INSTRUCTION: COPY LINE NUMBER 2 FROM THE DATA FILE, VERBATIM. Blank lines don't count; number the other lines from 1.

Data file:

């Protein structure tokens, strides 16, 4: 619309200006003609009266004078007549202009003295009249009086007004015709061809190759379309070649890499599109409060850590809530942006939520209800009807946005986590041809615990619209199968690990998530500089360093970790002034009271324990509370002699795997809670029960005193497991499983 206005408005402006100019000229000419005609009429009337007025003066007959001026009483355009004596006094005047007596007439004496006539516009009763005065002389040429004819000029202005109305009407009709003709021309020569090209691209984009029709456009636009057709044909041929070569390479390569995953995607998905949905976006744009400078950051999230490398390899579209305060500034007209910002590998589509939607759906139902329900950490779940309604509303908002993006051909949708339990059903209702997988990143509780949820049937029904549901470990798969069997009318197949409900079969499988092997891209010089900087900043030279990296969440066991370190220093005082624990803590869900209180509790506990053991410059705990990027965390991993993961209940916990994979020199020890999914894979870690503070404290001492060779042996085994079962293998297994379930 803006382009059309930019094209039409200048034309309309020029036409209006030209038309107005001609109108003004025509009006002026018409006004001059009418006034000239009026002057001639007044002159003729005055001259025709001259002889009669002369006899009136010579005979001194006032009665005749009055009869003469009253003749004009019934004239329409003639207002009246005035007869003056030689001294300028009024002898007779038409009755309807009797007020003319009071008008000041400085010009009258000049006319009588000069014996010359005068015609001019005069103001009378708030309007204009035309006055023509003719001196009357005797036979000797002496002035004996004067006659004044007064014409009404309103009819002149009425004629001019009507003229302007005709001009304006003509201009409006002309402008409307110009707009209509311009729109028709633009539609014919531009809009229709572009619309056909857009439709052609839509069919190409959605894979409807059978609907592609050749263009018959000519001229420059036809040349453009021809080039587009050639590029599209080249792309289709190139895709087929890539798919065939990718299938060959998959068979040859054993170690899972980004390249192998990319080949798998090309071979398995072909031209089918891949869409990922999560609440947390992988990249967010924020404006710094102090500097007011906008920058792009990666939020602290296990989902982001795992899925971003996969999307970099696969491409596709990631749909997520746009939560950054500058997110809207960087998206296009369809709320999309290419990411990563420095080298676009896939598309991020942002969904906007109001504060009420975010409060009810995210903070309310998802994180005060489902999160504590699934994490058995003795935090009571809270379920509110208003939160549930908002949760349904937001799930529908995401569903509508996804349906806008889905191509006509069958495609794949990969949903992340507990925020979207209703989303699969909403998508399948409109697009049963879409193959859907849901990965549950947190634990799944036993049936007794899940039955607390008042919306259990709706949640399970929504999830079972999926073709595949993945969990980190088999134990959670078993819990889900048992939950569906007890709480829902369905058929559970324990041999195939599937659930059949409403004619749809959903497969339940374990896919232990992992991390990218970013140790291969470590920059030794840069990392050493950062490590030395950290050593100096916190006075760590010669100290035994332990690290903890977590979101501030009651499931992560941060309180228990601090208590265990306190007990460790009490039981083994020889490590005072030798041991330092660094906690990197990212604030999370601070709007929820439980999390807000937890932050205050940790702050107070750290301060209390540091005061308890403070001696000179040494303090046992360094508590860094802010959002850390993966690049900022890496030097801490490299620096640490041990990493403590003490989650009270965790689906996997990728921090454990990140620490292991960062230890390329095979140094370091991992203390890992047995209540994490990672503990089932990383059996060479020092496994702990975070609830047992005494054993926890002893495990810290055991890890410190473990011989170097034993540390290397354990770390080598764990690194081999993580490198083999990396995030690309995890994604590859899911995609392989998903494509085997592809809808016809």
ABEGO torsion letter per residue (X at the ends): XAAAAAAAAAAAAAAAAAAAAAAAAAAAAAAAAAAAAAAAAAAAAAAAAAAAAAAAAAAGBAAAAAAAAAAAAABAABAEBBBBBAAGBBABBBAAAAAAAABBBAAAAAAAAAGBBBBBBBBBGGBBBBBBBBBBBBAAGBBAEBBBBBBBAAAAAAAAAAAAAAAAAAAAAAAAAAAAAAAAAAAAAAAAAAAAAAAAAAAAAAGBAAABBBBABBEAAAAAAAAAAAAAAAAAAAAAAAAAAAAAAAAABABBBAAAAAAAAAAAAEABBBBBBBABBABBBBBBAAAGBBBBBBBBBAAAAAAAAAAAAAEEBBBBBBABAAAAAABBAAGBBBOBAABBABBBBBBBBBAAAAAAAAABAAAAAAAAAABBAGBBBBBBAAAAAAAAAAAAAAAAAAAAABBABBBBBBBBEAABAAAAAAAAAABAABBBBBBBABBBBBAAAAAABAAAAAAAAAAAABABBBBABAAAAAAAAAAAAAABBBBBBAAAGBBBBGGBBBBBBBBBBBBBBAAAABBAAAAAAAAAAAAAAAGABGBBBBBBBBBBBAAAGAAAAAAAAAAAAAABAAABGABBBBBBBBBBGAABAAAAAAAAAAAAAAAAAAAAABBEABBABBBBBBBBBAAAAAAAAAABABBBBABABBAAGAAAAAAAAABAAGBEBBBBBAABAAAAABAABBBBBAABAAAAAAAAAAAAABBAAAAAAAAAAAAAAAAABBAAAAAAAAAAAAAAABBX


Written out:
ABEGO torsion letter per residue (X at the ends): XAAAAAAAAAAAAAAAAAAAAAAAAAAAAAAAAAAAAAAAAAAAAAAAAAAAAAAAAAAGBAAAAAAAAAAAAABAABAEBBBBBAAGBBABBBAAAAAAAABBBAAAAAAAAAGBBBBBBBBBGGBBBBBBBBBBBBAAGBBAEBBBBBBBAAAAAAAAAAAAAAAAAAAAAAAAAAAAAAAAAAAAAAAAAAAAAAAAAAAAAAGBAAABBBBABBEAAAAAAAAAAAAAAAAAAAAAAAAAAAAAAAAABABBBAAAAAAAAAAAAEABBBBBBBABBABBBBBBAAAGBBBBBBBBBAAAAAAAAAAAAAEEBBBBBBABAAAAAABBAAGBBBOBAABBABBBBBBBBBAAAAAAAAABAAAAAAAAAABBAGBBBBBBAAAAAAAAAAAAAAAAAAAAABBABBBBBBBBEAABAAAAAAAAAABAABBBBBBBABBBBBAAAAAABAAAAAAAAAAAABABBBBABAAAAAAAAAAAAAABBBBBBAAAGBBBBGGBBBBBBBBBBBBBBAAAABBAAAAAAAAAAAAAAAGABGBBBBBBBBBBBAAAGAAAAAAAAAAAAAABAAABGABBBBBBBBBBGAABAAAAAAAAAAAAAAAAAAAAABBEABBABBBBBBBBBAAAAAAAAAABABBBBABABBAAGAAAAAAAAABAAGBEBBBBBAABAAAAABAABBBBBAABAAAAAAAAAAAAABBAAAAAAAAAAAAAAAAABBAAAAAAAAAAAAAAABBX